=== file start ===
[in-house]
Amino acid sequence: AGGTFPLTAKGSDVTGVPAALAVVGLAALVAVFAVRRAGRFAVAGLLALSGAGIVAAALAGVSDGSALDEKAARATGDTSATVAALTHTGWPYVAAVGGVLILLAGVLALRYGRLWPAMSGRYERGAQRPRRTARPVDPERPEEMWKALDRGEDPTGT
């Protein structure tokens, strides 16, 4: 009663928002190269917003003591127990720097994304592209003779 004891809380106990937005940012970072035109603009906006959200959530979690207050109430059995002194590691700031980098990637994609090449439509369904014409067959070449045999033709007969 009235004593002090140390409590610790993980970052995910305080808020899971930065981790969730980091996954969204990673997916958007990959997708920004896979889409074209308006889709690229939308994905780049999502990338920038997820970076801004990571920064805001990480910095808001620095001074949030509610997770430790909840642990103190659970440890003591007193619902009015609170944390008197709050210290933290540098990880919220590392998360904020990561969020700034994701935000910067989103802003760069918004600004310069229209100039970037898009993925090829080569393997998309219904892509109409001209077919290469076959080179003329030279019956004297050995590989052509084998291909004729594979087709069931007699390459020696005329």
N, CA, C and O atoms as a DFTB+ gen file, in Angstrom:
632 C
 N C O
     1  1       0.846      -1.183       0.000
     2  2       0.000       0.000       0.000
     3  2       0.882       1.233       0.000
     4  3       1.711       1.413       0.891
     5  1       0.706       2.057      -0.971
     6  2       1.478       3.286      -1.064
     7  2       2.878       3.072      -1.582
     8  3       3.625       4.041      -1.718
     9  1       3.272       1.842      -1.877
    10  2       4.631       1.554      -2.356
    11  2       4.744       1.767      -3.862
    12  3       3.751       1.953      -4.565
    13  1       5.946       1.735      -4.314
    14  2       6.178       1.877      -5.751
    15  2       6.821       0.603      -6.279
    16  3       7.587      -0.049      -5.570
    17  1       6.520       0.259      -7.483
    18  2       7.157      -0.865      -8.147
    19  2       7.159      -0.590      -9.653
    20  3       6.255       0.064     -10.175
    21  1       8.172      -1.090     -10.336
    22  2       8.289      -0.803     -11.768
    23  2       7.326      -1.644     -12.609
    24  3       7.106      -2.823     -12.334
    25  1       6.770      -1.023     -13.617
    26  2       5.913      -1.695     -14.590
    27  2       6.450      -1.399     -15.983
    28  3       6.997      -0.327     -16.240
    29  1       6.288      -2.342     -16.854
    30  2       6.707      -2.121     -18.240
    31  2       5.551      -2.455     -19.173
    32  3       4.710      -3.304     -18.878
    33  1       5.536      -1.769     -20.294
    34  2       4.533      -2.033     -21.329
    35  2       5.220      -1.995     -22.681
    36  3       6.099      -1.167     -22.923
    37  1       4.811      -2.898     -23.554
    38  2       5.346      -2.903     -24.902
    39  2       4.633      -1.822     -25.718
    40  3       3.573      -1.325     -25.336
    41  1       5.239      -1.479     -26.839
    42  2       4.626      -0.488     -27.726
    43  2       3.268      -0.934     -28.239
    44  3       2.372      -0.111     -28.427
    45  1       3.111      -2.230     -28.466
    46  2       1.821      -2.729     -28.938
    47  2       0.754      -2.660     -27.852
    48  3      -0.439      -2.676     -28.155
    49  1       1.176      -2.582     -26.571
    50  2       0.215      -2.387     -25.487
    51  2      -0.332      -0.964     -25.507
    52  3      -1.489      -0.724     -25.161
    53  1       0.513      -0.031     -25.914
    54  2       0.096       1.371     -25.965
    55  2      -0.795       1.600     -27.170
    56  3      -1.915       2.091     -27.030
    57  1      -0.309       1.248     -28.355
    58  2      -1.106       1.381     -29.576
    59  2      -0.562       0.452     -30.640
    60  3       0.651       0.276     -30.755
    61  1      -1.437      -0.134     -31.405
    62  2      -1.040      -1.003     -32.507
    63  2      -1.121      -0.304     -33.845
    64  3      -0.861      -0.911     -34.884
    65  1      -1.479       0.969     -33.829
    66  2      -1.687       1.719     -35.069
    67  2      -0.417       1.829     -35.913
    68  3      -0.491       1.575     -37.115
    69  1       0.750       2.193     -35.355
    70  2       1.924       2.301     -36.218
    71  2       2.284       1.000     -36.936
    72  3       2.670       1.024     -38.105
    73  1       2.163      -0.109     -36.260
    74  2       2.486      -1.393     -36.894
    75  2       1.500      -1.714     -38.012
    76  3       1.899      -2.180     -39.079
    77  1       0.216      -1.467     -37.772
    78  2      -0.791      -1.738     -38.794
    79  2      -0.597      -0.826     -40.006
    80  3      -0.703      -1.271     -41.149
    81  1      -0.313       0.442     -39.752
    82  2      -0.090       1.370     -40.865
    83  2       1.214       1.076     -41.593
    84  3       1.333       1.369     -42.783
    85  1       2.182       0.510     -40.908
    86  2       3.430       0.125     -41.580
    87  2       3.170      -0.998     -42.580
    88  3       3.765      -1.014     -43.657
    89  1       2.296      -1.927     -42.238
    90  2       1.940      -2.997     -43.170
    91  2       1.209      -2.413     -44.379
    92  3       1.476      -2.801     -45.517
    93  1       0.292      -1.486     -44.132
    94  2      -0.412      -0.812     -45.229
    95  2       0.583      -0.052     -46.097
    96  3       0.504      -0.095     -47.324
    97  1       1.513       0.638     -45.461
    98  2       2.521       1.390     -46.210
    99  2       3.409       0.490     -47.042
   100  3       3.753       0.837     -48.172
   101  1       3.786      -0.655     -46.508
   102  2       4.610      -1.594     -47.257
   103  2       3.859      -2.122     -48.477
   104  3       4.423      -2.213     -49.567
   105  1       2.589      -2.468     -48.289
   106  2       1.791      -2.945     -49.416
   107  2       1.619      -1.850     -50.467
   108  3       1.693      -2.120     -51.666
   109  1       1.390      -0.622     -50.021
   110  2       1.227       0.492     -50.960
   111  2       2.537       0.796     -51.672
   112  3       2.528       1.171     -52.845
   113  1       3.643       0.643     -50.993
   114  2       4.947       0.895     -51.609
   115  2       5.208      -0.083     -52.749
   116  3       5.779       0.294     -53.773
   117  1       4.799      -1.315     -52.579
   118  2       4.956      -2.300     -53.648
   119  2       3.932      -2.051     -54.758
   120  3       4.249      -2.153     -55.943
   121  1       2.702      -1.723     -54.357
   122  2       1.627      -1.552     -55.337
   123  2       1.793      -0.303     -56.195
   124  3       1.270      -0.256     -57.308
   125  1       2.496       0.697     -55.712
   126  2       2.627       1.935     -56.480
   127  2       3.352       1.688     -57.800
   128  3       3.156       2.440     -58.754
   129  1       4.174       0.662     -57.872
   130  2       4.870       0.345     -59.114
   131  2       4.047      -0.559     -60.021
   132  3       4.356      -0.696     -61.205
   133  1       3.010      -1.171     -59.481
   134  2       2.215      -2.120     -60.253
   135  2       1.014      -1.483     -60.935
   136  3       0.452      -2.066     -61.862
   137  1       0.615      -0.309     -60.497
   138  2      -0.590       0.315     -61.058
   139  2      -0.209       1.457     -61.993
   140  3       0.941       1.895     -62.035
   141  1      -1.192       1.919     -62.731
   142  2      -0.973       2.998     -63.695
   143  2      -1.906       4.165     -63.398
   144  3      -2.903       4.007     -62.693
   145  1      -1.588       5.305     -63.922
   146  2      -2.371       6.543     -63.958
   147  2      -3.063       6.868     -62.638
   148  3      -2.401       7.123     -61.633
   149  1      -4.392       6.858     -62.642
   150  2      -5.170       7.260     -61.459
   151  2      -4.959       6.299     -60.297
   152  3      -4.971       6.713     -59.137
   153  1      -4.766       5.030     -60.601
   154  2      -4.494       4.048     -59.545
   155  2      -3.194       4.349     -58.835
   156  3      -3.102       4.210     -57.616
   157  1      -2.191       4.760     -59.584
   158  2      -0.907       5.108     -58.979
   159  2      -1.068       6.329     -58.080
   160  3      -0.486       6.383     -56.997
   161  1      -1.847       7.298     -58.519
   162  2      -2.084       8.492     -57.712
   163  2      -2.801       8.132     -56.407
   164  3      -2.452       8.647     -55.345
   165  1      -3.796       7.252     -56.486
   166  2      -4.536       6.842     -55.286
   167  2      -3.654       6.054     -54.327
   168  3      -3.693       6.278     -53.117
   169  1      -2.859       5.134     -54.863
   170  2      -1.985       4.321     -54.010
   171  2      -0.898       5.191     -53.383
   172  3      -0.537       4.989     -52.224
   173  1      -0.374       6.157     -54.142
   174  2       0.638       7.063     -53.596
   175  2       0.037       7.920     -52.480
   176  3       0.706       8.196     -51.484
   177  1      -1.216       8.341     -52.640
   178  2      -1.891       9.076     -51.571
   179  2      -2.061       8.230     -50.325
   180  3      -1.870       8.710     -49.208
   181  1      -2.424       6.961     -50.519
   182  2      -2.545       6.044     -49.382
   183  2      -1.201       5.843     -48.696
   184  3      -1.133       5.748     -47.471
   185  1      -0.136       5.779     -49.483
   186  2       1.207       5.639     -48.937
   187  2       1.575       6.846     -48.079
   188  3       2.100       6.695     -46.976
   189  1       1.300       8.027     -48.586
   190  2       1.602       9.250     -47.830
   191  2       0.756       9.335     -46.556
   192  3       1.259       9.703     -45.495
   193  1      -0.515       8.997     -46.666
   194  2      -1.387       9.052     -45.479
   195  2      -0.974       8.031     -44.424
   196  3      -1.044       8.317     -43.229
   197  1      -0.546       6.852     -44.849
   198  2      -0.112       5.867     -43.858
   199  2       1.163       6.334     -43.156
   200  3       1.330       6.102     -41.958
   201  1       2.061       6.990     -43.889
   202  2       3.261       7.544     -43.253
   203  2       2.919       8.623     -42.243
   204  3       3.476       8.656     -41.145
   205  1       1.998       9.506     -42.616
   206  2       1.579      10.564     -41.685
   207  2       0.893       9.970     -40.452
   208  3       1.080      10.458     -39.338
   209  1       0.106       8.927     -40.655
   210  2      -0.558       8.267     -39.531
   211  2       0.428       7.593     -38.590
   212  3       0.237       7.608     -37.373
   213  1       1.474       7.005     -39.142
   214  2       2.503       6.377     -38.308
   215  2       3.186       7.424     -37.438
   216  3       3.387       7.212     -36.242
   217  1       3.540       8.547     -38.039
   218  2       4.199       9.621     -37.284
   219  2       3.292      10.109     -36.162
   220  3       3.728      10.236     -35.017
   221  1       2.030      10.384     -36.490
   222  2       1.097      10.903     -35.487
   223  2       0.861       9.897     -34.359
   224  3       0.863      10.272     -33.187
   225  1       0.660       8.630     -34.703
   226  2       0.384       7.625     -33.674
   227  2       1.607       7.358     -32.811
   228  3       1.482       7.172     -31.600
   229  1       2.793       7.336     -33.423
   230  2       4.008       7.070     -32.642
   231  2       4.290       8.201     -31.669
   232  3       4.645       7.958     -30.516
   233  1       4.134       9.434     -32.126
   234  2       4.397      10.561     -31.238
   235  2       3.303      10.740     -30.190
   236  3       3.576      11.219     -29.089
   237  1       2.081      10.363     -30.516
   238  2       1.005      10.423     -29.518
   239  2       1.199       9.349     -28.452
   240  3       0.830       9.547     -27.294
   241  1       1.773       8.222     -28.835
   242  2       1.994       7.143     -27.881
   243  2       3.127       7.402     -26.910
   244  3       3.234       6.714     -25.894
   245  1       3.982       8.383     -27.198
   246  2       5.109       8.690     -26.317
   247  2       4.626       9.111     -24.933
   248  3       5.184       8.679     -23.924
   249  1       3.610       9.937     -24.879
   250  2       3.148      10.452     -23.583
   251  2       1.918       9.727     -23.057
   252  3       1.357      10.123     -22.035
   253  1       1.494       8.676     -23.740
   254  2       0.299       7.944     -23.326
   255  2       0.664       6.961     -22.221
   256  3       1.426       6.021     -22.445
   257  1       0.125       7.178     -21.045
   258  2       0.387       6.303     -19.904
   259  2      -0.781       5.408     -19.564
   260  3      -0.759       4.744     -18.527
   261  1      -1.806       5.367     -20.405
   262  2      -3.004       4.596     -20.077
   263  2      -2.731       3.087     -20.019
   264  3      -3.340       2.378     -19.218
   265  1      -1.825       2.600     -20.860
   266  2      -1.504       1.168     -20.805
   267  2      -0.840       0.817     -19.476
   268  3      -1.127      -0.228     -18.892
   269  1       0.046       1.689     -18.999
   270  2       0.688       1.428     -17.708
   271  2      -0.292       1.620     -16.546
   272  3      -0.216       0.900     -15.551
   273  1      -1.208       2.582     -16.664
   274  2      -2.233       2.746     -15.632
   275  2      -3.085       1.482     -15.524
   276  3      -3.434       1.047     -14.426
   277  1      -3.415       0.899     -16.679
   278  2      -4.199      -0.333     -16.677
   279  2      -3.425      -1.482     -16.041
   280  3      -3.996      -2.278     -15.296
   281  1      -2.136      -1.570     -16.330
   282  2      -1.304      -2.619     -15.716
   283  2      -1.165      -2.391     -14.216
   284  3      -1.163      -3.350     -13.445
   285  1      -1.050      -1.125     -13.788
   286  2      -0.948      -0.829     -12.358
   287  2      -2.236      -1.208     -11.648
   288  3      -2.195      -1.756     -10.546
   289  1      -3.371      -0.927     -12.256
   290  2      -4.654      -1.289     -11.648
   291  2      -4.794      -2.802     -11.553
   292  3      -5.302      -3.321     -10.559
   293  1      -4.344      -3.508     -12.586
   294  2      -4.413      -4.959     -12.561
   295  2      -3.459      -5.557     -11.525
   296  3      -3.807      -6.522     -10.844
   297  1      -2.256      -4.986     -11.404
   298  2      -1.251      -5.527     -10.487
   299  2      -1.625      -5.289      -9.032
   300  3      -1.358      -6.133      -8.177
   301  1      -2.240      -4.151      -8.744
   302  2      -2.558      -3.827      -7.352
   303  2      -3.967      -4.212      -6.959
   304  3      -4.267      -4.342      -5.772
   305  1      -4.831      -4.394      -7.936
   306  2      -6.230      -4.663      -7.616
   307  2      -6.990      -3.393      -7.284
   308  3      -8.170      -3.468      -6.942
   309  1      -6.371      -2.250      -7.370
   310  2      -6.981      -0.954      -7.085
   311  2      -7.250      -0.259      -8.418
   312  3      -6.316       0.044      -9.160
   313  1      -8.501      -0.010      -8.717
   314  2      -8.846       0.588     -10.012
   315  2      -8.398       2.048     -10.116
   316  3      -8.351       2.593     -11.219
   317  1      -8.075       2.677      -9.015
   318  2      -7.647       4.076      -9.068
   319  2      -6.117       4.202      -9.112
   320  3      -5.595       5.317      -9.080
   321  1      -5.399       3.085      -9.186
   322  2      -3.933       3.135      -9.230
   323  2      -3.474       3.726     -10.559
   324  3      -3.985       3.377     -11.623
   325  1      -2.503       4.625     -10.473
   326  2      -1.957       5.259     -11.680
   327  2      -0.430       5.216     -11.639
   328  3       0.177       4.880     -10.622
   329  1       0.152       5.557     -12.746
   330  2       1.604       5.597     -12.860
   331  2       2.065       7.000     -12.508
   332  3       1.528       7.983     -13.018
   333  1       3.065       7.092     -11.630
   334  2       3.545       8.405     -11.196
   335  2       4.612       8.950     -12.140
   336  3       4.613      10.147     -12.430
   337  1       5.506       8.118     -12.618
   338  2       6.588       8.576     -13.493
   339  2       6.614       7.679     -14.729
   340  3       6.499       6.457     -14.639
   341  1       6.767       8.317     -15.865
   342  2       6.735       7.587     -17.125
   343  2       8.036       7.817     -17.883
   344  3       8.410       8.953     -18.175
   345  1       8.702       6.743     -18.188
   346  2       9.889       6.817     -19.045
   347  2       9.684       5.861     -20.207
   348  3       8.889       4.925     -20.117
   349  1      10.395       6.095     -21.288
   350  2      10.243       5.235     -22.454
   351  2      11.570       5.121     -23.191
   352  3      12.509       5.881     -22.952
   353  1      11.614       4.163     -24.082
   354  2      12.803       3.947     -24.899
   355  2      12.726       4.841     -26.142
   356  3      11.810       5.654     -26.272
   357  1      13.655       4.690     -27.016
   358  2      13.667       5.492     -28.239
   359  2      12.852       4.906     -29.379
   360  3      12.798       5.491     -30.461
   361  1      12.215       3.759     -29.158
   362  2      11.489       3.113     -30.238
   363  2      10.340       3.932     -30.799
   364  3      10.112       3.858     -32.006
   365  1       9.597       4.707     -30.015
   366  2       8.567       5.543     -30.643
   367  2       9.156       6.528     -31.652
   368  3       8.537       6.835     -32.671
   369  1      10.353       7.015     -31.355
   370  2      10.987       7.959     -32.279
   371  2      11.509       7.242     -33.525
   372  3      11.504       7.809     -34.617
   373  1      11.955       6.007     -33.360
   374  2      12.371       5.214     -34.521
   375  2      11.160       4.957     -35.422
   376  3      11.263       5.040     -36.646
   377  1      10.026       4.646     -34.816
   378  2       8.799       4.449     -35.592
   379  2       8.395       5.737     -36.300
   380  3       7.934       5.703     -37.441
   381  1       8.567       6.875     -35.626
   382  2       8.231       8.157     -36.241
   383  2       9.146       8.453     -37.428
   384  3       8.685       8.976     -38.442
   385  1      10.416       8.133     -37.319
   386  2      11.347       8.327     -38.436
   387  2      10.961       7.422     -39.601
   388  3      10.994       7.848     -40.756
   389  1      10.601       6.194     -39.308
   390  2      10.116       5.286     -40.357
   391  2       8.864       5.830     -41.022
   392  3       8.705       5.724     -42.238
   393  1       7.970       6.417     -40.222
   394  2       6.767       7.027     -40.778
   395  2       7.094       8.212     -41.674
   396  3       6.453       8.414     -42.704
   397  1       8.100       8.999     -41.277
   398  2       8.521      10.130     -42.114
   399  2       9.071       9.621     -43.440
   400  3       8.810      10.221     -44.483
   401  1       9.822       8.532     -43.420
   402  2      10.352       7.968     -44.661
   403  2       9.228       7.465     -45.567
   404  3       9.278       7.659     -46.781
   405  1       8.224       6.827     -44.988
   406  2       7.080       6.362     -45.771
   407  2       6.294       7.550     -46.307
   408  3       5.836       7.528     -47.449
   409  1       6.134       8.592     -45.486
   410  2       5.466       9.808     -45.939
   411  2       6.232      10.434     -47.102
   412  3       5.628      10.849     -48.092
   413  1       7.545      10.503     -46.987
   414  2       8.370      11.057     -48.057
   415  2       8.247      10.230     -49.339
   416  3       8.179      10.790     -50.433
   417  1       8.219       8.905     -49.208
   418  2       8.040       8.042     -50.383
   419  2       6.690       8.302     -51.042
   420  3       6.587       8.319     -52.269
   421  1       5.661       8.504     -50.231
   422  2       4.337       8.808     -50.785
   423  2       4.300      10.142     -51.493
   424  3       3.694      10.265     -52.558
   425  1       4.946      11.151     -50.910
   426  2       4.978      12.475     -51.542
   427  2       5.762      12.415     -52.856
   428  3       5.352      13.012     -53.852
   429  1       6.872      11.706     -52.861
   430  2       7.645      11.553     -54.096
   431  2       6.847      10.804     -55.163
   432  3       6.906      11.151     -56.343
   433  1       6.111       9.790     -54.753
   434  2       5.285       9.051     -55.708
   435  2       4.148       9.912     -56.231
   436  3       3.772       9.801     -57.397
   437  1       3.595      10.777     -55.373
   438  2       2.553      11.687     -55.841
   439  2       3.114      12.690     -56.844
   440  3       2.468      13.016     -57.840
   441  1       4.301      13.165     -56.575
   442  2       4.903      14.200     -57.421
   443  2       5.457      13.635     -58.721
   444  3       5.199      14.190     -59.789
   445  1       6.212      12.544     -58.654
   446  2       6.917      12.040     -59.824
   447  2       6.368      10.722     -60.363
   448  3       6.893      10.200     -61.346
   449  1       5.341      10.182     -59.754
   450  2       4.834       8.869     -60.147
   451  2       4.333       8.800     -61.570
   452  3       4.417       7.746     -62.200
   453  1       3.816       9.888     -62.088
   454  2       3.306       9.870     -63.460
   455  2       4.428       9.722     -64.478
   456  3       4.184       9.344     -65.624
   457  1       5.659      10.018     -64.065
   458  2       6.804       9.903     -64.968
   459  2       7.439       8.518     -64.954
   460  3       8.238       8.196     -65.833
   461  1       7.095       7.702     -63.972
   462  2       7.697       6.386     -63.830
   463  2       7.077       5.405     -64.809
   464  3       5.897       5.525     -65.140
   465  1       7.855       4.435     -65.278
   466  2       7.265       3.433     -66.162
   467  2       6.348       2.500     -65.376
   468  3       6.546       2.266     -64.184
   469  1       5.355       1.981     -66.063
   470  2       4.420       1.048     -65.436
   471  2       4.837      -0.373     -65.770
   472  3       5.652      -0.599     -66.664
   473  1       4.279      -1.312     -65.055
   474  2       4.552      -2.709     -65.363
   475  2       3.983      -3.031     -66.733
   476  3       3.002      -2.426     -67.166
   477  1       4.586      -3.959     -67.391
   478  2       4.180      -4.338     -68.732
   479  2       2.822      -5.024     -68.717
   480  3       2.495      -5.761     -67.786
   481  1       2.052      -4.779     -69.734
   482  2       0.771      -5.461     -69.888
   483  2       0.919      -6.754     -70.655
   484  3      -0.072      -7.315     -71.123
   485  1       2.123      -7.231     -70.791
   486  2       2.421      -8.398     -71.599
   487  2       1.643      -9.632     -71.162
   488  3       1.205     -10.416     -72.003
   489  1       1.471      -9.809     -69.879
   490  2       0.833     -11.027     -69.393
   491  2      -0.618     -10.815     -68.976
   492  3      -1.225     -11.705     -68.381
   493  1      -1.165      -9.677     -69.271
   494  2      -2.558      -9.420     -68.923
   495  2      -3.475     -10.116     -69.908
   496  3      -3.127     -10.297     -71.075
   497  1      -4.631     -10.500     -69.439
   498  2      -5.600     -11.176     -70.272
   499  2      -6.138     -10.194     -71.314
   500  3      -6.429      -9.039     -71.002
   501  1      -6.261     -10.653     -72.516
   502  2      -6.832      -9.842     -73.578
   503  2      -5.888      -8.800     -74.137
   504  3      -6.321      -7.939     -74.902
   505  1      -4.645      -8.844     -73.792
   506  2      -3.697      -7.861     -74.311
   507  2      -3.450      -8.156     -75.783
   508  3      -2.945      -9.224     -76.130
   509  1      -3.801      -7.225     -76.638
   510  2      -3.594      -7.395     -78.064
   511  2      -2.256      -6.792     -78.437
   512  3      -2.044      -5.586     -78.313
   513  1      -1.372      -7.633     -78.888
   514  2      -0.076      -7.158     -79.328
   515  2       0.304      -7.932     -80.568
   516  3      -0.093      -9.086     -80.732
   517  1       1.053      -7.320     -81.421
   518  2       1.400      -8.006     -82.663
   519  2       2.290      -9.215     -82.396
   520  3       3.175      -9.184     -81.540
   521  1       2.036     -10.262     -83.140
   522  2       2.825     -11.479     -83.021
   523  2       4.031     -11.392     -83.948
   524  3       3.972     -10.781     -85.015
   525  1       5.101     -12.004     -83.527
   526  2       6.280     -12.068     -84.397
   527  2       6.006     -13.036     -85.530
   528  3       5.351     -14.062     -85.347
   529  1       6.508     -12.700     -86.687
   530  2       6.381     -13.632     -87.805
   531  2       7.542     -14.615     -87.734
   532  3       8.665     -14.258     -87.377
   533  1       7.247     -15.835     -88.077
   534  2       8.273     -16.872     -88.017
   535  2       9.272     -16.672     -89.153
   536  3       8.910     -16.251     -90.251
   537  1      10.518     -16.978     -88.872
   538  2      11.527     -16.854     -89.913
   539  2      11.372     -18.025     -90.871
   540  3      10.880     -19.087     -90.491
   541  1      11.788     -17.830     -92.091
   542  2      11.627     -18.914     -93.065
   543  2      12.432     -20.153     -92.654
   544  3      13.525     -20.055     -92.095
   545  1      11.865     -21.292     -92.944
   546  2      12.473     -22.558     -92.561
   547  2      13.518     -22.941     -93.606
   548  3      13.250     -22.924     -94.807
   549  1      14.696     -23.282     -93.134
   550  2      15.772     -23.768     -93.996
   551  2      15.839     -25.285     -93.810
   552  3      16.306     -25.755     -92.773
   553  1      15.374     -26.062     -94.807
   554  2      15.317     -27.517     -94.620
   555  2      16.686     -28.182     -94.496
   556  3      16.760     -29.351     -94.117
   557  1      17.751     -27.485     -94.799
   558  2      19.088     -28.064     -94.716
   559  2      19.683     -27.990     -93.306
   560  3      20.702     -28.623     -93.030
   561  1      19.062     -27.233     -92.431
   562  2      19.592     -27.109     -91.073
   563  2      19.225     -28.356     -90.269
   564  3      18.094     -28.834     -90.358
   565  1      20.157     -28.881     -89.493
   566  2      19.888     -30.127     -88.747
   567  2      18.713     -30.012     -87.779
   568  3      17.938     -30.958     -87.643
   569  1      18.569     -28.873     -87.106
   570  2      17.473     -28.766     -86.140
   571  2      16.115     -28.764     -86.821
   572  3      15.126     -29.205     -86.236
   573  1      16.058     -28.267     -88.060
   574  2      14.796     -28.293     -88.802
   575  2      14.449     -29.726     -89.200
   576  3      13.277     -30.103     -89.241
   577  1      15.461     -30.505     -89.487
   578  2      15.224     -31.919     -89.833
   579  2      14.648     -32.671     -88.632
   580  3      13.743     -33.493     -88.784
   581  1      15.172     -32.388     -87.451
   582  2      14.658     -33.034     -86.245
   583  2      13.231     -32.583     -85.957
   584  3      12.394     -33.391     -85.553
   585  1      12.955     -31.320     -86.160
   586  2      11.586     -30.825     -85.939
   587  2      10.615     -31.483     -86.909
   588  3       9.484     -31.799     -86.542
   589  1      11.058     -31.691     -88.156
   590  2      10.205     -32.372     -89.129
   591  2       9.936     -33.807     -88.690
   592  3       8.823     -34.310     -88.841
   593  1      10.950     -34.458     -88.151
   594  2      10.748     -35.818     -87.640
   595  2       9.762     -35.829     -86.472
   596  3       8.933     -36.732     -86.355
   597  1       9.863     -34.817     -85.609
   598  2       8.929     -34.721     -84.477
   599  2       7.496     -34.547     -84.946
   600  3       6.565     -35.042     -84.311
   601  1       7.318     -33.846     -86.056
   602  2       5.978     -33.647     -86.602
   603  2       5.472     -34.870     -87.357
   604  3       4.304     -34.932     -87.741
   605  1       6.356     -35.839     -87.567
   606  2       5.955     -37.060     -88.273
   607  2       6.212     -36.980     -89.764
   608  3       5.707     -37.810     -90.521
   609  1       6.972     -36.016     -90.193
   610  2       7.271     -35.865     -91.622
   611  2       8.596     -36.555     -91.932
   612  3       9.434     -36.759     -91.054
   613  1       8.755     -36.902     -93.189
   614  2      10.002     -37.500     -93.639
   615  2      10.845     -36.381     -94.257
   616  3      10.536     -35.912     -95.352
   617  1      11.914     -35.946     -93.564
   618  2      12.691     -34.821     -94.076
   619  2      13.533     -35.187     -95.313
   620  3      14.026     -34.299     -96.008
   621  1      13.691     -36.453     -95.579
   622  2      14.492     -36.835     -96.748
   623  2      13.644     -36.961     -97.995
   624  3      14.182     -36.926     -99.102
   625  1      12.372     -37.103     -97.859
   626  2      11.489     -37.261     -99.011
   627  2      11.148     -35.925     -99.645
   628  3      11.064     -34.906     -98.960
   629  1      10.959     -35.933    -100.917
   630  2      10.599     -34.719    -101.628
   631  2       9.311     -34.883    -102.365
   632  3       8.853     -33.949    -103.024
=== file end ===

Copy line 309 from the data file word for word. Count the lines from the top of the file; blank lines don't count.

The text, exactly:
   303  2      -3.967      -4.212      -6.959